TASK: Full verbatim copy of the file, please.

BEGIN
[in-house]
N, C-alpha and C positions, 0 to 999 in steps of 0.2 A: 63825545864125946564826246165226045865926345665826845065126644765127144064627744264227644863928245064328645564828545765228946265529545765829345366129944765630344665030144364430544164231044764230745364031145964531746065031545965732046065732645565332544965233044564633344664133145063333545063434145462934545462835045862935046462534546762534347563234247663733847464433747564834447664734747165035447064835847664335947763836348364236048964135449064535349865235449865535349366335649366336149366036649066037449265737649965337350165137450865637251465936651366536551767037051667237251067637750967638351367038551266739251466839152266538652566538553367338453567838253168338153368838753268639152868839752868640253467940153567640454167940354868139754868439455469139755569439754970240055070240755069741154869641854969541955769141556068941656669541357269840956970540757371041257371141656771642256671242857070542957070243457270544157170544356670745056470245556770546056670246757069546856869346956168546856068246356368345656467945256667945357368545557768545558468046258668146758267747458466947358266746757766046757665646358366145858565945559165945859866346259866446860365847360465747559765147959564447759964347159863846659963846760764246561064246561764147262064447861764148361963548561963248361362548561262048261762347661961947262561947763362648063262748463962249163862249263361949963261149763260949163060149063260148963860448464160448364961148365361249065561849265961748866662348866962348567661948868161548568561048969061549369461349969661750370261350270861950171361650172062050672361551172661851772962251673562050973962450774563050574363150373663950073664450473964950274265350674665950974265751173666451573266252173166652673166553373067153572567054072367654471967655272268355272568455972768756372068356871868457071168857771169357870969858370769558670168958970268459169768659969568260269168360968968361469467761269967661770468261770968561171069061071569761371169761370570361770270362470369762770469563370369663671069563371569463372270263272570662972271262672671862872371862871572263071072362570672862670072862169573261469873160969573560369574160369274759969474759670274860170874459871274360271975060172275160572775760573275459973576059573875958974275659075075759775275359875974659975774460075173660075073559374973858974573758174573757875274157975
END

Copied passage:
[in-house]
N, C-alpha and C positions, 0 to 999 in steps of 0.2 A: 63825545864125946564826246165226045865926345665826845065126644765127144064627744264227644863928245064328645564828545765228946265529545765829345366129944765630344665030144364430544164231044764230745364031145964531746065031545965732046065732645565332544965233044564633344664133145063333545063434145462934545462835045862935046462534546762534347563234247663733847464433747564834447664734747165035447064835847664335947763836348364236048964135449064535349865235449865535349366335649366336149366036649066037449265737649965337350165137450865637251465936651366536551767037051667237251067637750967638351367038551266739251466839152266538652566538553367338453567838253168338153368838753268639152868839752868640253467940153567640454167940354868139754868439455469139755569439754970240055070240755069741154869641854969541955769141556068941656669541357269840956970540757371041257371141656771642256671242857070542957070243457270544157170544356670745056470245556770546056670246757069546856869346956168546856068246356368345656467945256667945357368545557768545558468046258668146758267747458466947358266746757766046757665646358366145858565945559165945859866346259866446860365847360465747559765147959564447759964347159863846659963846760764246561064246561764147262064447861764148361963548561963248361362548561262048261762347661961947262561947763362648063262748463962249163862249263361949963261149763260949163060149063260148963860448464160448364961148365361249065561849265961748866662348866962348567661948868161548568561048969061549369461349969661750370261350270861950171361650172062050672361551172661851772962251673562050973962450774563050574363150373663950073664450473964950274265350674665950974265751173666451573266252173166652673166553373067153572567054072367654471967655272268355272568455972768756372068356871868457071168857771169357870969858370769558670168958970268459169768659969568260269168360968968361469467761269967661770468261770968561171069061071569761371169761370570361770270362470369762770469563370369663671069563371569463372270263272570662972271262672671862872371862871572263071072362570672862670072862169573261469873160969573560369574160369274759969474759670274860170874459871274360271975060172275160572775760573275459973576059573875958974275659075075759775275359875974659975774460075173660075073559374973858974573758174573757875274157975